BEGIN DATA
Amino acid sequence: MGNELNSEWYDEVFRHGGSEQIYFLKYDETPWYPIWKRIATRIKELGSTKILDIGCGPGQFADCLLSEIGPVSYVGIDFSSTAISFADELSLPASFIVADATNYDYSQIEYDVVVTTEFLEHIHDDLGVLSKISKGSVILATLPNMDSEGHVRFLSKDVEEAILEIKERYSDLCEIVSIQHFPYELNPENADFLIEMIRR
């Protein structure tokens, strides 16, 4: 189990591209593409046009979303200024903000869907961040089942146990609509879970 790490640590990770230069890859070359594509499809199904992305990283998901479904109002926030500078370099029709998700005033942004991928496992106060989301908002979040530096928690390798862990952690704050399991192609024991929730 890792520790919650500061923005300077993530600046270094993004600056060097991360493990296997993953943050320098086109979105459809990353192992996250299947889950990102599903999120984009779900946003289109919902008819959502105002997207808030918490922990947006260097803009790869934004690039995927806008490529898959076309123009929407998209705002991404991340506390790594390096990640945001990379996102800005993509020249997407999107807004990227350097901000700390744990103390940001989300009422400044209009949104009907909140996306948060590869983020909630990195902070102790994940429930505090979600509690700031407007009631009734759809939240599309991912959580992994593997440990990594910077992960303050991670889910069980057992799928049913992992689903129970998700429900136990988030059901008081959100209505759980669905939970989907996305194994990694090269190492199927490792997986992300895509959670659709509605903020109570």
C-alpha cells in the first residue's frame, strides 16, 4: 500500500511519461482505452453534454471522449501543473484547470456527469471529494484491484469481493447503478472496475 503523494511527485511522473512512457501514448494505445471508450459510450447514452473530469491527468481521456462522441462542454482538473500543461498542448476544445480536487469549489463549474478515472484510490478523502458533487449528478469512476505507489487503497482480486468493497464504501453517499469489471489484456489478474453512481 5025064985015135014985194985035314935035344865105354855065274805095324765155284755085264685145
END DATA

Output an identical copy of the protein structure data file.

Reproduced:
Amino acid sequence: MGNELNSEWYDEVFRHGGSEQIYFLKYDETPWYPIWKRIATRIKELGSTKILDIGCGPGQFADCLLSEIGPVSYVGIDFSSTAISFADELSLPASFIVADATNYDYSQIEYDVVVTTEFLEHIHDDLGVLSKISKGSVILATLPNMDSEGHVRFLSKDVEEAILEIKERYSDLCEIVSIQHFPYELNPENADFLIEMIRR
């Protein structure tokens, strides 16, 4: 189990591209593409046009979303200024903000869907961040089942146990609509879970 790490640590990770230069890859070359594509499809199904992305990283998901479904109002926030500078370099029709998700005033942004991928496992106060989301908002979040530096928690390798862990952690704050399991192609024991929730 890792520790919650500061923005300077993530600046270094993004600056060097991360493990296997993953943050320098086109979105459809990353192992996250299947889950990102599903999120984009779900946003289109919902008819959502105002997207808030918490922990947006260097803009790869934004690039995927806008490529898959076309123009929407998209705002991404991340506390790594390096990640945001990379996102800005993509020249997407999107807004990227350097901000700390744990103390940001989300009422400044209009949104009907909140996306948060590869983020909630990195902070102790994940429930505090979600509690700031407007009631009734759809939240599309991912959580992994593997440990990594910077992960303050991670889910069980057992799928049913992992689903129970998700429900136990988030059901008081959100209505759980669905939970989907996305194994990694090269190492199927490792997986992300895509959670659709509605903020109570």
C-alpha cells in the first residue's frame, strides 16, 4: 500500500511519461482505452453534454471522449501543473484547470456527469471529494484491484469481493447503478472496475 503523494511527485511522473512512457501514448494505445471508450459510450447514452473530469491527468481521456462522441462542454482538473500543461498542448476544445480536487469549489463549474478515472484510490478523502458533487449528478469512476505507489487503497482480486468493497464504501453517499469489471489484456489478474453512481 5025064985015135014985194985035314935035344865105354855065274805095324765155284755085264685145